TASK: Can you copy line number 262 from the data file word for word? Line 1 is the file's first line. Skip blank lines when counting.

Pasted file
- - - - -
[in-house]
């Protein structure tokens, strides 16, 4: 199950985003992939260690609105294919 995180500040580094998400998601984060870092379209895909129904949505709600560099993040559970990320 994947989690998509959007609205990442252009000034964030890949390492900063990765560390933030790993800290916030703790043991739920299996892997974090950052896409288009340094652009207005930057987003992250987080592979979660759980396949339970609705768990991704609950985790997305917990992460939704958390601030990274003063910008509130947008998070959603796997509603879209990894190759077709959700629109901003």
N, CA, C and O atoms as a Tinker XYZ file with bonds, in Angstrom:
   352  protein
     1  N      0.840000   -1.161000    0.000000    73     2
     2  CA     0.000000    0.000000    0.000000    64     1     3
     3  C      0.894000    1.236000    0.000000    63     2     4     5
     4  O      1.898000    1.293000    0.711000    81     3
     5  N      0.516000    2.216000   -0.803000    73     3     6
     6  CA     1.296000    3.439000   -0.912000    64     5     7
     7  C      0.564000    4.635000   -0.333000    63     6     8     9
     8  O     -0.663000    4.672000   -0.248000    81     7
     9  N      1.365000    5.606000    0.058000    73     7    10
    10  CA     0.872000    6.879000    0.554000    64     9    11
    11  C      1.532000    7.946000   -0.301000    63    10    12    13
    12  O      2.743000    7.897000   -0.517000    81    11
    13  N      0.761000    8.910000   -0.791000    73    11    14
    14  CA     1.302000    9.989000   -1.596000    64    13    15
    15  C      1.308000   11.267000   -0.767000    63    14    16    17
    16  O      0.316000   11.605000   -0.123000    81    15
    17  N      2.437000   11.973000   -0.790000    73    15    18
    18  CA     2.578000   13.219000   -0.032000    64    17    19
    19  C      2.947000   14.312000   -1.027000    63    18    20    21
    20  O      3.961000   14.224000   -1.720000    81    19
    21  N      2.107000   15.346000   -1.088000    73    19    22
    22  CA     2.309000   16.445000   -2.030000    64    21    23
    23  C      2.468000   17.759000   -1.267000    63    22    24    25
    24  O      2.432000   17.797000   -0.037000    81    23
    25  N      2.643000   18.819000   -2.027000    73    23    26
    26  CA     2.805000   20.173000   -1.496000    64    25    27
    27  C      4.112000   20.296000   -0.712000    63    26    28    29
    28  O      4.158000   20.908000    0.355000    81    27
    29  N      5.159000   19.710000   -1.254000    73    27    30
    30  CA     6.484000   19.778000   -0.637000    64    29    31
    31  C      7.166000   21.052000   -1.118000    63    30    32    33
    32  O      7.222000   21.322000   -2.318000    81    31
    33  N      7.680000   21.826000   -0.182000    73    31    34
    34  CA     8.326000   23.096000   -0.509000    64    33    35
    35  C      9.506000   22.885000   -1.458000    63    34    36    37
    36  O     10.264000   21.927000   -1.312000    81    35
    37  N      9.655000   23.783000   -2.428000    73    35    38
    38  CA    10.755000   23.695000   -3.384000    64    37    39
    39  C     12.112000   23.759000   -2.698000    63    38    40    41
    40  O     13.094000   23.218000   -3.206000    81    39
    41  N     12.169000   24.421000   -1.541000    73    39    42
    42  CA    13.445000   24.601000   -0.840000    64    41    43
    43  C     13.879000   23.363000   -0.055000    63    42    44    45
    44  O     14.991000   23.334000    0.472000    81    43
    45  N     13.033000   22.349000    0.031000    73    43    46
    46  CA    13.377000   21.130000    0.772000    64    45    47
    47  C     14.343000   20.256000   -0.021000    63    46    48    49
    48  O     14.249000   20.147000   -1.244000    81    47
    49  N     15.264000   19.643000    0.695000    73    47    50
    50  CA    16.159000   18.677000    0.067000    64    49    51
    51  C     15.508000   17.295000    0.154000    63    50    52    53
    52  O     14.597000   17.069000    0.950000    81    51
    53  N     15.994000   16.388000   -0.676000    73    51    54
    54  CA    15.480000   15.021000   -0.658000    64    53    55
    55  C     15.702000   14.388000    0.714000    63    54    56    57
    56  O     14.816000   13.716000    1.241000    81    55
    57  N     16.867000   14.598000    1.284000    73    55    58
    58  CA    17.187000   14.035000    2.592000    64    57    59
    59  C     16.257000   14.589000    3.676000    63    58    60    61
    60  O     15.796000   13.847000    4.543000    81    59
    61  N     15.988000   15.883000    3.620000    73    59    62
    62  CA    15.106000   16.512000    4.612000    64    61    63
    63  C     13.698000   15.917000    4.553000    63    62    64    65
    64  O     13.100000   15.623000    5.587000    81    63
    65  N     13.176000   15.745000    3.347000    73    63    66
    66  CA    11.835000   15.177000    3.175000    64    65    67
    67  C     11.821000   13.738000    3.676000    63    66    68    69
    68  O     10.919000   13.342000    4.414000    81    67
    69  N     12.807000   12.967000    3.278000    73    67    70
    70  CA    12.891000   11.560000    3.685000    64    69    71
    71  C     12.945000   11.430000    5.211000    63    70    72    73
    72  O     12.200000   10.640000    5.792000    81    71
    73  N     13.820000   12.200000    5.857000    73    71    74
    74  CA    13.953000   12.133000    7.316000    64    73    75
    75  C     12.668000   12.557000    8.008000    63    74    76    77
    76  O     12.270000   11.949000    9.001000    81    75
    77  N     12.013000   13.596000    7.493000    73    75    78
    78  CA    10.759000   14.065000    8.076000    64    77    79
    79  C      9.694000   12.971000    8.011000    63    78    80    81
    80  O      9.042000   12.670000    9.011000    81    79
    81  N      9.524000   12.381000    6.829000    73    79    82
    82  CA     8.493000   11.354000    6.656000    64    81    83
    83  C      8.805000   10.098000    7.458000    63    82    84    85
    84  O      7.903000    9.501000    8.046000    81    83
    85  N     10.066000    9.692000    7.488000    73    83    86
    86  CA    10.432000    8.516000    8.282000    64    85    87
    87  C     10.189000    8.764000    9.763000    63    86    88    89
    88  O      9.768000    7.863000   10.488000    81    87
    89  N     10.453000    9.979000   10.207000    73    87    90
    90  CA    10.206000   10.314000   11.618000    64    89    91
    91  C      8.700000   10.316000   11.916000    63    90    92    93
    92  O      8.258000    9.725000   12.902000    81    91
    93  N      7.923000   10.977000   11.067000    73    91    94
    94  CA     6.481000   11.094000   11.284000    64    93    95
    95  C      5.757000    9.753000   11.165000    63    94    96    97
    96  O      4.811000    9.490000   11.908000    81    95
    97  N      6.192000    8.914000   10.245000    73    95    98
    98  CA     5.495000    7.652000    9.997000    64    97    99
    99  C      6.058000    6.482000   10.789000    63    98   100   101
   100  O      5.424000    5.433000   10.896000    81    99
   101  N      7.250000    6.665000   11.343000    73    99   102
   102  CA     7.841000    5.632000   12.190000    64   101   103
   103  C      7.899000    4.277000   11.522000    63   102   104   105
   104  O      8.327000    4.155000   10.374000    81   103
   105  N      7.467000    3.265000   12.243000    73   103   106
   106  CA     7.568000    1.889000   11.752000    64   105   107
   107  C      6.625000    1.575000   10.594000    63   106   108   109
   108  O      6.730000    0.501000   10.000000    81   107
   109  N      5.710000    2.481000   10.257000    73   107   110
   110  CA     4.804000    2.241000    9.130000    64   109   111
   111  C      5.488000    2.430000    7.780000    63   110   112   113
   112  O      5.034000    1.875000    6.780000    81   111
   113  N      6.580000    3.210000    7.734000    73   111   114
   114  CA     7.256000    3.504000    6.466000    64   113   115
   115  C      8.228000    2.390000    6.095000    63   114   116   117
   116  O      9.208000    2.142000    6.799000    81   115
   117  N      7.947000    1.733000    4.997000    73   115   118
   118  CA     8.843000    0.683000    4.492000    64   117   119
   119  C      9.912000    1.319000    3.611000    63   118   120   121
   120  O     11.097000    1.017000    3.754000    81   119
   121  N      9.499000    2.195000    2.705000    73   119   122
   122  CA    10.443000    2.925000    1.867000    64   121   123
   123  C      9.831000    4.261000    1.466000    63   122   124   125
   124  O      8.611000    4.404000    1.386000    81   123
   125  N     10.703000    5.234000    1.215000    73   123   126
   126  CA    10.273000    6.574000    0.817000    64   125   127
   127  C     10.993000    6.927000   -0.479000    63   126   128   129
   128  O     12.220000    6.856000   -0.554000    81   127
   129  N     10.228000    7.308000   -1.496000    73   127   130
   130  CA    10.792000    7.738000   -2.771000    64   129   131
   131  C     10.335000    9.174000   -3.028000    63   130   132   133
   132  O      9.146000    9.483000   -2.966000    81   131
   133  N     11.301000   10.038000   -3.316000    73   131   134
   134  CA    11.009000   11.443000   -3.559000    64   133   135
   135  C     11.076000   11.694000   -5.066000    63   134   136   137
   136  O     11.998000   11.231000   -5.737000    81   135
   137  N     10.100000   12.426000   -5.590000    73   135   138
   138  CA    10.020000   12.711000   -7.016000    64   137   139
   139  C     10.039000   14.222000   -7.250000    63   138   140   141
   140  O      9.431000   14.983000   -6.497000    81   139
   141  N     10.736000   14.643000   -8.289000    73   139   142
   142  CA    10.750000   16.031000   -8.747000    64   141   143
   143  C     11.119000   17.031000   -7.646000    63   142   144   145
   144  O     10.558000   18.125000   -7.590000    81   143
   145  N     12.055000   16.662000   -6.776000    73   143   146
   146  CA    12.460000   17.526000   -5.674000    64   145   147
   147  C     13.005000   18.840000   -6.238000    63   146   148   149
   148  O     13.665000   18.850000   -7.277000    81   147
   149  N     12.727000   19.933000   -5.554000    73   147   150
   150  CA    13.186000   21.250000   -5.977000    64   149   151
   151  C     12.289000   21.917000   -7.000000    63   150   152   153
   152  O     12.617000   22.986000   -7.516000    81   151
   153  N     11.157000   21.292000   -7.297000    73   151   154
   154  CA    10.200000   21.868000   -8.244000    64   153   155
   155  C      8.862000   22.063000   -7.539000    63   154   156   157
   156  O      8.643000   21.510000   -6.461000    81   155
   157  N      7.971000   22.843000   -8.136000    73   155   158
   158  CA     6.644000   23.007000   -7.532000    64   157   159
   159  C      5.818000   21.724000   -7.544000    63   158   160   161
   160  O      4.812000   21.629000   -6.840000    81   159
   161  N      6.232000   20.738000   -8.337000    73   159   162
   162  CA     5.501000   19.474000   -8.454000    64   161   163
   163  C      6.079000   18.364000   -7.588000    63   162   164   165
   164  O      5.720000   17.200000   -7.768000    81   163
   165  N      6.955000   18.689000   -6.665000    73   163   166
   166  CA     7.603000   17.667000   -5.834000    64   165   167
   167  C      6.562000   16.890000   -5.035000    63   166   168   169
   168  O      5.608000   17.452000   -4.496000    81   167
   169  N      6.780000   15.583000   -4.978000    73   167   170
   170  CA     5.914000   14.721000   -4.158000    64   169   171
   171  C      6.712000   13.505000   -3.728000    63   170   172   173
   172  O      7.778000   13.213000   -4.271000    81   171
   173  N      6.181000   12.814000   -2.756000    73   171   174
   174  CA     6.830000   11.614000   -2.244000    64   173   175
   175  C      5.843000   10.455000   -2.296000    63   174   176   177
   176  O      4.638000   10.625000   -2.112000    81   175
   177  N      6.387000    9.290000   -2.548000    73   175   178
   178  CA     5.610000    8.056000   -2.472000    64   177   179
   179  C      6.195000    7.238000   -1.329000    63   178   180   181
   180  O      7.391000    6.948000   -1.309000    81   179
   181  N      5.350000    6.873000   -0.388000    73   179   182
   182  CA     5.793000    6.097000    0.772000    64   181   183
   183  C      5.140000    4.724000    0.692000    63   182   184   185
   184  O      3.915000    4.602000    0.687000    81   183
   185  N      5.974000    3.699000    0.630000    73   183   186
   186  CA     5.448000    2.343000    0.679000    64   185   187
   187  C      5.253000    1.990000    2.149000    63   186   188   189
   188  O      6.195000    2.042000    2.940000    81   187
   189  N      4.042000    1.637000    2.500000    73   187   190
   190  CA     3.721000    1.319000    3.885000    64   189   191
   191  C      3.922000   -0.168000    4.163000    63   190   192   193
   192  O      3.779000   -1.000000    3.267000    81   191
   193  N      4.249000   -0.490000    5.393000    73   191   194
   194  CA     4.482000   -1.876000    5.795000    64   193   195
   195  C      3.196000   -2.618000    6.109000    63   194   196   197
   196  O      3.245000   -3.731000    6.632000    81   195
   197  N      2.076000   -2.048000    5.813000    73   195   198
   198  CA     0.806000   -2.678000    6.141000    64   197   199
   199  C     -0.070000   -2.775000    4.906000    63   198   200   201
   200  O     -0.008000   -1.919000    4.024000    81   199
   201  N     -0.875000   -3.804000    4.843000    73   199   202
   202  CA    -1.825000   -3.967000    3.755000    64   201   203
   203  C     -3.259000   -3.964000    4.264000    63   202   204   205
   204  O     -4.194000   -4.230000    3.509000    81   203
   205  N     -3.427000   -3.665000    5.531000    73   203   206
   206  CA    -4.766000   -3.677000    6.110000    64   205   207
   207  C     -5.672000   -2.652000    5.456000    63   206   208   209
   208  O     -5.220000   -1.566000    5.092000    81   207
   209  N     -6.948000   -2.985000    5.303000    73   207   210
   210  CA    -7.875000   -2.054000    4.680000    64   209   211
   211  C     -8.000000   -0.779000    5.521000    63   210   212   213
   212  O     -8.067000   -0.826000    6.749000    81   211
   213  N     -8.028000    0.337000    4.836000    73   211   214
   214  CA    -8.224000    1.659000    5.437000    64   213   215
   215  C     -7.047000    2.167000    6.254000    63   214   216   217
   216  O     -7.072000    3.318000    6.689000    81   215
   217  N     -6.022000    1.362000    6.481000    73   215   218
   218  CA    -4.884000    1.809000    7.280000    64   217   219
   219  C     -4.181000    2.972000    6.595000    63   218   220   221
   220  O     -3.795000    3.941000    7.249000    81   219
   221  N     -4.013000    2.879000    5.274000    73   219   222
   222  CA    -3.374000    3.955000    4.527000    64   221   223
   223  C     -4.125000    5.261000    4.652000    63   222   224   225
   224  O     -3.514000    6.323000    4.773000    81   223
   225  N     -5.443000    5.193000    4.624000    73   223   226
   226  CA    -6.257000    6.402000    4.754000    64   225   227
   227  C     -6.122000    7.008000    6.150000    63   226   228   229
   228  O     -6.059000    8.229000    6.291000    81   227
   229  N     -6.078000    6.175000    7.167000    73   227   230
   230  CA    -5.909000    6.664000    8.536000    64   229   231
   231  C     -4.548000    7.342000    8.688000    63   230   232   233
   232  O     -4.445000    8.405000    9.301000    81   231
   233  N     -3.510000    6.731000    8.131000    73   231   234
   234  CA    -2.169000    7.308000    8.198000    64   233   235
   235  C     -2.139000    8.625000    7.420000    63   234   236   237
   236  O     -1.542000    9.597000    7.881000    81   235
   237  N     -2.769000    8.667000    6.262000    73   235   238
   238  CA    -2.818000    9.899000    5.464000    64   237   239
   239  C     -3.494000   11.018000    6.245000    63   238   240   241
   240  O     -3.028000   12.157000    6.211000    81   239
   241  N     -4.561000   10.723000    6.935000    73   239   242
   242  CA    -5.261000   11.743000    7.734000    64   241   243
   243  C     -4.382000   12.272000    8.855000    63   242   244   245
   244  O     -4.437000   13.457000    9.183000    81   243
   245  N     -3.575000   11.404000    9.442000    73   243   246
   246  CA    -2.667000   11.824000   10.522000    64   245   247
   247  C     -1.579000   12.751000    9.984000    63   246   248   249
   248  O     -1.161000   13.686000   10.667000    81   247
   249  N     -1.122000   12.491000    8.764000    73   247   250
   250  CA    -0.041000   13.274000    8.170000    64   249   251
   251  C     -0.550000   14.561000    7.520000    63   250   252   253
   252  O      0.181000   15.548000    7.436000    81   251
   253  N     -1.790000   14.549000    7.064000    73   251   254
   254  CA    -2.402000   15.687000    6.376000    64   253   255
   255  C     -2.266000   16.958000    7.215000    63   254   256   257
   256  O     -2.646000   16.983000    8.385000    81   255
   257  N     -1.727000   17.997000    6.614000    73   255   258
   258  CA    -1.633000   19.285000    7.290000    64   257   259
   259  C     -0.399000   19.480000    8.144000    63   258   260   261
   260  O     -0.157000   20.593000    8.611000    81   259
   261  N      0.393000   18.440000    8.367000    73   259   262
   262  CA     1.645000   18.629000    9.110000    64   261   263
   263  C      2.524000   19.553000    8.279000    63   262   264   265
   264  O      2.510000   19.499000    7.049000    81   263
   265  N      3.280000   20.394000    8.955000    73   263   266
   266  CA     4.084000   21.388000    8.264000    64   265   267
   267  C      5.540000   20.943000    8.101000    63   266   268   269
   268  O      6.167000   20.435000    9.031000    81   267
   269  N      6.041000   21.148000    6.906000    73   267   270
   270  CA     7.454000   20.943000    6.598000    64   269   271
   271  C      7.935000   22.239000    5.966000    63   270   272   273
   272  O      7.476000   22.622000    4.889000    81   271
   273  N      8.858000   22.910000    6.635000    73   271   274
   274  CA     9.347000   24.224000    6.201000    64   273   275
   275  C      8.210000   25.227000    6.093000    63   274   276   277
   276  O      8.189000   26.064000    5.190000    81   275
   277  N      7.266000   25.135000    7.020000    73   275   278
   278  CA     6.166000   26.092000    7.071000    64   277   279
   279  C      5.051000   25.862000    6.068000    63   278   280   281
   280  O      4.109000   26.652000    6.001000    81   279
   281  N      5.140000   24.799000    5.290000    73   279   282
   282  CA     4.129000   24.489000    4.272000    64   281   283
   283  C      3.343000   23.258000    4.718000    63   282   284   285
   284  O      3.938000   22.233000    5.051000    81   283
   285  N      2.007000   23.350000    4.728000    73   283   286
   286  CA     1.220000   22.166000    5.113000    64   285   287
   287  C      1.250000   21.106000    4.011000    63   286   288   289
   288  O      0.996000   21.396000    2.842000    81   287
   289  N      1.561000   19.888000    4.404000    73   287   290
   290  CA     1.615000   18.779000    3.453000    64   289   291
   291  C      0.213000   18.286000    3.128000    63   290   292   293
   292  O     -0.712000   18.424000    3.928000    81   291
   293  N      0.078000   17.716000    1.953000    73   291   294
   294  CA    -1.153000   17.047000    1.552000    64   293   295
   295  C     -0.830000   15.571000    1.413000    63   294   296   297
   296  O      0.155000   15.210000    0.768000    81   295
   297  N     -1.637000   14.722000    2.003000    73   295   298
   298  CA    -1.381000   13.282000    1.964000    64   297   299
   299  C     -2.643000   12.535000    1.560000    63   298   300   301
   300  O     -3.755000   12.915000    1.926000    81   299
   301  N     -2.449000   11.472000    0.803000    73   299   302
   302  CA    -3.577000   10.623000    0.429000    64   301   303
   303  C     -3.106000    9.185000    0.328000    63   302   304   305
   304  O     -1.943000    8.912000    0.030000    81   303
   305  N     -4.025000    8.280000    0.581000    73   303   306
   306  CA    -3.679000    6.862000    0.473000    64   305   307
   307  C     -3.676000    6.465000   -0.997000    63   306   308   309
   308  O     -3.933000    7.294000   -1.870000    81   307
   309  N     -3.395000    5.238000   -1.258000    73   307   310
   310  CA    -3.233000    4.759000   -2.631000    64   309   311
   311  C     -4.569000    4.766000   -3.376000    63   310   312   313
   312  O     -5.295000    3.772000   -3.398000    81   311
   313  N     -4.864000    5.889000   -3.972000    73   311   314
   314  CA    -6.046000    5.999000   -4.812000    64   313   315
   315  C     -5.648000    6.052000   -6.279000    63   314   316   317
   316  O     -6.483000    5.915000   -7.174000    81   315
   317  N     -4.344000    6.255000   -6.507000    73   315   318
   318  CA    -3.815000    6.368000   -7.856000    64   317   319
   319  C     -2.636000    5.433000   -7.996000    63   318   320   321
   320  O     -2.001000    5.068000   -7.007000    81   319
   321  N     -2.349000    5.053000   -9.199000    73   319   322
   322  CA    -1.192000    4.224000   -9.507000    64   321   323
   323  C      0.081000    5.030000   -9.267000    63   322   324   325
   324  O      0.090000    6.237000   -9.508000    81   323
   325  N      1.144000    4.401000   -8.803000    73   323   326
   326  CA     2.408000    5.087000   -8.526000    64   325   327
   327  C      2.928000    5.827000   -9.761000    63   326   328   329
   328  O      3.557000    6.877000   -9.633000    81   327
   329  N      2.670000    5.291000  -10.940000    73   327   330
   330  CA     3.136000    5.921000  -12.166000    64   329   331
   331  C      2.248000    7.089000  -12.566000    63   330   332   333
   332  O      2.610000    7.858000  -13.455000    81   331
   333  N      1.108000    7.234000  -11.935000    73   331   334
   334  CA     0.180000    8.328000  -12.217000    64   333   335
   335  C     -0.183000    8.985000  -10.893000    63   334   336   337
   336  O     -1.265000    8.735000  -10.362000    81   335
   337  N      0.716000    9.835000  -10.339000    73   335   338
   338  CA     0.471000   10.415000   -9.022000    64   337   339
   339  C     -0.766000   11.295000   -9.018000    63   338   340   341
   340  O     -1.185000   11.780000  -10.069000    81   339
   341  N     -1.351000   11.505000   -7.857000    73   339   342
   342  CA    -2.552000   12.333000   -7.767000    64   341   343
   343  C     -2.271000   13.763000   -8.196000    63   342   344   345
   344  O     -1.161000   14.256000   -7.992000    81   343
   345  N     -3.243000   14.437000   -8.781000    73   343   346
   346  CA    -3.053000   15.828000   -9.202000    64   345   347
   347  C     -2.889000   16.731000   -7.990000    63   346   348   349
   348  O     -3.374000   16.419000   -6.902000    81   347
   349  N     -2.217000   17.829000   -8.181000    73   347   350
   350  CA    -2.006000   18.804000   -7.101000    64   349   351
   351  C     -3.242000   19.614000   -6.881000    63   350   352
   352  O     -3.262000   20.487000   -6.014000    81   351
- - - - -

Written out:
   258  CA    -1.633000   19.285000    7.290000    64   257   259